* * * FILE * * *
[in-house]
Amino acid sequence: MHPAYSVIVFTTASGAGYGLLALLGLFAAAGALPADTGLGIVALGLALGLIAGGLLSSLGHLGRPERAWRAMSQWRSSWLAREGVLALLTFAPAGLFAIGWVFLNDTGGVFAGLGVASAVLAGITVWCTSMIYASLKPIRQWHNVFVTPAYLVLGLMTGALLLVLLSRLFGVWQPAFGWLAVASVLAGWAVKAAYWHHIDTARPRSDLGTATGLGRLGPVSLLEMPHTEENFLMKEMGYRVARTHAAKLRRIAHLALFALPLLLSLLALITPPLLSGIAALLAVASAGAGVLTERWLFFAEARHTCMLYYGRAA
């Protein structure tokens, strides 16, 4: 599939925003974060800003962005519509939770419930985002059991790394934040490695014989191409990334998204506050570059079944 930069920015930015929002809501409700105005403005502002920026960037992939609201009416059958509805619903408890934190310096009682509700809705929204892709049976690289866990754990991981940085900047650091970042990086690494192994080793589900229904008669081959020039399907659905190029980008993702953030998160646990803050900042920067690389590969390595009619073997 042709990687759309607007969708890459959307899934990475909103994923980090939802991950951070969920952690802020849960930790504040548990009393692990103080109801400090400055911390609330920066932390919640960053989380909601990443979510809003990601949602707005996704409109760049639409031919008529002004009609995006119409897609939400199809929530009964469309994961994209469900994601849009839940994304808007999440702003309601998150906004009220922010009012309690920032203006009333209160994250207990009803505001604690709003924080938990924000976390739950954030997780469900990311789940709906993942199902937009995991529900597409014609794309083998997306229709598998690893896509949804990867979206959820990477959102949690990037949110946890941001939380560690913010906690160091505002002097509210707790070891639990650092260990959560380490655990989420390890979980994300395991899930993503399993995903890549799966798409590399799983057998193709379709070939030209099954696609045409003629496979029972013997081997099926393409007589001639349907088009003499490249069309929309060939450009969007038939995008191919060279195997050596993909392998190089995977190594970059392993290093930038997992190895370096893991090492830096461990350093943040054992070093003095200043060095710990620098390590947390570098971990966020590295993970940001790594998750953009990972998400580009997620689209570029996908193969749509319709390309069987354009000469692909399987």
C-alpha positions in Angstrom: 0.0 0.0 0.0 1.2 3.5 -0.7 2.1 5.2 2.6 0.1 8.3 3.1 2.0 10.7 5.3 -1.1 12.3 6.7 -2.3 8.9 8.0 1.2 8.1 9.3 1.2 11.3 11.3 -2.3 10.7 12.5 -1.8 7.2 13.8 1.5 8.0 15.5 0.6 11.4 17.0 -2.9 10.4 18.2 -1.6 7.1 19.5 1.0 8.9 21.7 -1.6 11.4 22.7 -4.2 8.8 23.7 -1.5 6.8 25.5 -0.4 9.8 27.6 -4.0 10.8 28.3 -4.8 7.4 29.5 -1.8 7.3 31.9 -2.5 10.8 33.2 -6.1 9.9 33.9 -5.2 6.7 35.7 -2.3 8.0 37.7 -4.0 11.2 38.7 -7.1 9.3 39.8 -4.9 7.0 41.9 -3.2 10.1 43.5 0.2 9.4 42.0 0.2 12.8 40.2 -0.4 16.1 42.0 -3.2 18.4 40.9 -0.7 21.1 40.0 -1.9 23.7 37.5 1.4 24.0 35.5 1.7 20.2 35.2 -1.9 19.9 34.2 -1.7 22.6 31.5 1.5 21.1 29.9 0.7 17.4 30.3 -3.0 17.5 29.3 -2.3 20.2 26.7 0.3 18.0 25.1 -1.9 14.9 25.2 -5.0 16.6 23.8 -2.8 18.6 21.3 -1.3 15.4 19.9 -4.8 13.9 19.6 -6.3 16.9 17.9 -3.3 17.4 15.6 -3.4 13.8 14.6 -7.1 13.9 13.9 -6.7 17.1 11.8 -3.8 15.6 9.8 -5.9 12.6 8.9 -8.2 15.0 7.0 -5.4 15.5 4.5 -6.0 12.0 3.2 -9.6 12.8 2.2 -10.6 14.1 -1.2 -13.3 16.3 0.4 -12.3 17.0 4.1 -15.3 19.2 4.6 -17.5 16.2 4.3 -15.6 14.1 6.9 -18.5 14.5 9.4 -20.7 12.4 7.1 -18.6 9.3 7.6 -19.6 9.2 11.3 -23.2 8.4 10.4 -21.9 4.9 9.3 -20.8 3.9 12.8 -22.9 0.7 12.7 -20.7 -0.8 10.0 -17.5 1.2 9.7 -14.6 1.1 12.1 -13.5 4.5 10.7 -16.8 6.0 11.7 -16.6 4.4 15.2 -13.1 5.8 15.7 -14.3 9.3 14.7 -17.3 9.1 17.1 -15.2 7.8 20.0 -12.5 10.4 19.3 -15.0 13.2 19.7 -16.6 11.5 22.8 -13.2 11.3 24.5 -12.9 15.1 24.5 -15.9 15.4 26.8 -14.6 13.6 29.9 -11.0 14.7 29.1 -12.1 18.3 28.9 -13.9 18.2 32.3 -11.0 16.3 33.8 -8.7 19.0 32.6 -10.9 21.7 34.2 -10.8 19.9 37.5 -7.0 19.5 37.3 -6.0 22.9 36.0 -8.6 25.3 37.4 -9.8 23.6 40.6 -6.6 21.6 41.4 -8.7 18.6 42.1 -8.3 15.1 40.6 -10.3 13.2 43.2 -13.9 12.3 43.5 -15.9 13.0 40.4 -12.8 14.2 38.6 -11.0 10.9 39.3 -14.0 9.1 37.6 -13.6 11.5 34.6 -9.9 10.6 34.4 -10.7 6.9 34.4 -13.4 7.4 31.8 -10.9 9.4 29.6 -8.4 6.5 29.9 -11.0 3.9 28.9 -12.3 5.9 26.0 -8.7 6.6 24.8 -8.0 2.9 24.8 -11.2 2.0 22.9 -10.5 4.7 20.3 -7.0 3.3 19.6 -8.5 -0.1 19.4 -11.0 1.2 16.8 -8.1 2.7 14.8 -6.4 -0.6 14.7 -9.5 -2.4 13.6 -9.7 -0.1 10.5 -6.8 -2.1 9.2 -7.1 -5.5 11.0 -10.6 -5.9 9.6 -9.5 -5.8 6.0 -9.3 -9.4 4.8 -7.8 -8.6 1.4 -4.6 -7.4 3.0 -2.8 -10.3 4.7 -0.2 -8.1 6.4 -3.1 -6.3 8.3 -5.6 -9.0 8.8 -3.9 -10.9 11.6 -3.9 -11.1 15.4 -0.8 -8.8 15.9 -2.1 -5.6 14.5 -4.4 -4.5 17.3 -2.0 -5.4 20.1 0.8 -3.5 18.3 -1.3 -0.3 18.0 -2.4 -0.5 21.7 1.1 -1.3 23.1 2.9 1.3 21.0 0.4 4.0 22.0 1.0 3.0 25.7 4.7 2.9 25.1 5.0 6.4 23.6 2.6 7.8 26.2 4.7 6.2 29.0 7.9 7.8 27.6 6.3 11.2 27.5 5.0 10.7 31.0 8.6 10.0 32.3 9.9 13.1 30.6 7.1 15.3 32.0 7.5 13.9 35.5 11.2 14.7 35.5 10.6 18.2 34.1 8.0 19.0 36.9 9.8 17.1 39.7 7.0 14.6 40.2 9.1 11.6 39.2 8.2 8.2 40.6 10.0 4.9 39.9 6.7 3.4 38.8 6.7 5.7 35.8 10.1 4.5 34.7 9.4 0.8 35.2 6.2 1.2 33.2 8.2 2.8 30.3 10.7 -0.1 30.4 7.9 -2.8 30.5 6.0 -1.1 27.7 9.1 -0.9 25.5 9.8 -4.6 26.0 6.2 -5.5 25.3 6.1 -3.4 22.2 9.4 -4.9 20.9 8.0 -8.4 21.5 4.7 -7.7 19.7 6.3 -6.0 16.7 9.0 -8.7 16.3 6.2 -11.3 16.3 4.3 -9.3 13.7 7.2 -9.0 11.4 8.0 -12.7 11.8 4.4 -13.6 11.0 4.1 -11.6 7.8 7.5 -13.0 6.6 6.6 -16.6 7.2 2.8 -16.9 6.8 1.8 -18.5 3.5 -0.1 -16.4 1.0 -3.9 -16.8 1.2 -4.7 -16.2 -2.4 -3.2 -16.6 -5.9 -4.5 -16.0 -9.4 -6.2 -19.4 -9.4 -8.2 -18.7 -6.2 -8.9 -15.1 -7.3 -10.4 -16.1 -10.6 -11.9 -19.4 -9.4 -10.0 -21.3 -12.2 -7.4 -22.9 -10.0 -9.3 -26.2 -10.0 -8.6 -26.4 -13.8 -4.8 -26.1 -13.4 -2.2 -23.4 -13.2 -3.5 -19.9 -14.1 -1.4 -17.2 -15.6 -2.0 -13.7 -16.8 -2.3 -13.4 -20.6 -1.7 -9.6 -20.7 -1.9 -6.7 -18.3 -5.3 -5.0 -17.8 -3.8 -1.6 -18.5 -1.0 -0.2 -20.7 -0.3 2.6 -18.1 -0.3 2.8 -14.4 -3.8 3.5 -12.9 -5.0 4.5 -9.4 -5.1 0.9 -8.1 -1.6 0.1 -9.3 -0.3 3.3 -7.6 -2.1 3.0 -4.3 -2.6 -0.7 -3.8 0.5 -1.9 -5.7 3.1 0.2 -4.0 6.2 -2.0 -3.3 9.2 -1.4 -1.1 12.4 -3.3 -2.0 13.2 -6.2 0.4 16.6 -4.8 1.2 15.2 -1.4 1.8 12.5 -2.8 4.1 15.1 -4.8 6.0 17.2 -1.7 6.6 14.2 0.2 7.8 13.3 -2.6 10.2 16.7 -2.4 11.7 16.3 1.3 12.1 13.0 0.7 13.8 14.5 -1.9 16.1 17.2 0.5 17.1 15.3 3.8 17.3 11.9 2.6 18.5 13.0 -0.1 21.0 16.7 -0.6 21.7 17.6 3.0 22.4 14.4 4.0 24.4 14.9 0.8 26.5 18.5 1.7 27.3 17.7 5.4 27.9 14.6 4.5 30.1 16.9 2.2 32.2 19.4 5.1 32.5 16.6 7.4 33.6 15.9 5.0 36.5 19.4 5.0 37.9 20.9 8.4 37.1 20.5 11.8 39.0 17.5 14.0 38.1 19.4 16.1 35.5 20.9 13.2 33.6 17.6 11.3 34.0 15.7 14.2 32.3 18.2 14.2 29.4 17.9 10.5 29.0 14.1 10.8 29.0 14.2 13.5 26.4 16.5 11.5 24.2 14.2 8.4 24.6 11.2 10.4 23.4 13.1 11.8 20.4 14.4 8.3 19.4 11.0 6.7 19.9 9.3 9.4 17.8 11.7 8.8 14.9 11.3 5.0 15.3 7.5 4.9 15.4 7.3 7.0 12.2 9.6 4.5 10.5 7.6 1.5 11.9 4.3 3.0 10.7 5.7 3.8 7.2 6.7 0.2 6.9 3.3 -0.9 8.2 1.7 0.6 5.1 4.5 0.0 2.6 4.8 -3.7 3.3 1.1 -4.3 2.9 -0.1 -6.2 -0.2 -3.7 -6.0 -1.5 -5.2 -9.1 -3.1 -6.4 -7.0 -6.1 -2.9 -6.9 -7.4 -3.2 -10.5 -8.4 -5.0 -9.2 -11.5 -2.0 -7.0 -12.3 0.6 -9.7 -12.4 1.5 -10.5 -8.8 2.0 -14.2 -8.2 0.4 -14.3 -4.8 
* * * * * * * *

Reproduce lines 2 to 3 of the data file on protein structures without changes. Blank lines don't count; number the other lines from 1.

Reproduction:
Amino acid sequence: MHPAYSVIVFTTASGAGYGLLALLGLFAAAGALPADTGLGIVALGLALGLIAGGLLSSLGHLGRPERAWRAMSQWRSSWLAREGVLALLTFAPAGLFAIGWVFLNDTGGVFAGLGVASAVLAGITVWCTSMIYASLKPIRQWHNVFVTPAYLVLGLMTGALLLVLLSRLFGVWQPAFGWLAVASVLAGWAVKAAYWHHIDTARPRSDLGTATGLGRLGPVSLLEMPHTEENFLMKEMGYRVARTHAAKLRRIAHLALFALPLLLSLLALITPPLLSGIAALLAVASAGAGVLTERWLFFAEARHTCMLYYGRAA
């Protein structure tokens, strides 16, 4: 599939925003974060800003962005519509939770419930985002059991790394934040490695014989191409990334998204506050570059079944 930069920015930015929002809501409700105005403005502002920026960037992939609201009416059958509805619903408890934190310096009682509700809705929204892709049976690289866990754990991981940085900047650091970042990086690494192994080793589900229904008669081959020039399907659905190029980008993702953030998160646990803050900042920067690389590969390595009619073997 042709990687759309607007969708890459959307899934990475909103994923980090939802991950951070969920952690802020849960930790504040548990009393692990103080109801400090400055911390609330920066932390919640960053989380909601990443979510809003990601949602707005996704409109760049639409031919008529002004009609995006119409897609939400199809929530009964469309994961994209469900994601849009839940994304808007999440702003309601998150906004009220922010009012309690920032203006009333209160994250207990009803505001604690709003924080938990924000976390739950954030997780469900990311789940709906993942199902937009995991529900597409014609794309083998997306229709598998690893896509949804990867979206959820990477959102949690990037949110946890941001939380560690913010906690160091505002002097509210707790070891639990650092260990959560380490655990989420390890979980994300395991899930993503399993995903890549799966798409590399799983057998193709379709070939030209099954696609045409003629496979029972013997081997099926393409007589001639349907088009003499490249069309929309060939450009969007038939995008191919060279195997050596993909392998190089995977190594970059392993290093930038997992190895370096893991090492830096461990350093943040054992070093003095200043060095710990620098390590947390570098971990966020590295993970940001790594998750953009990972998400580009997620689209570029996908193969749509319709390309069987354009000469692909399987």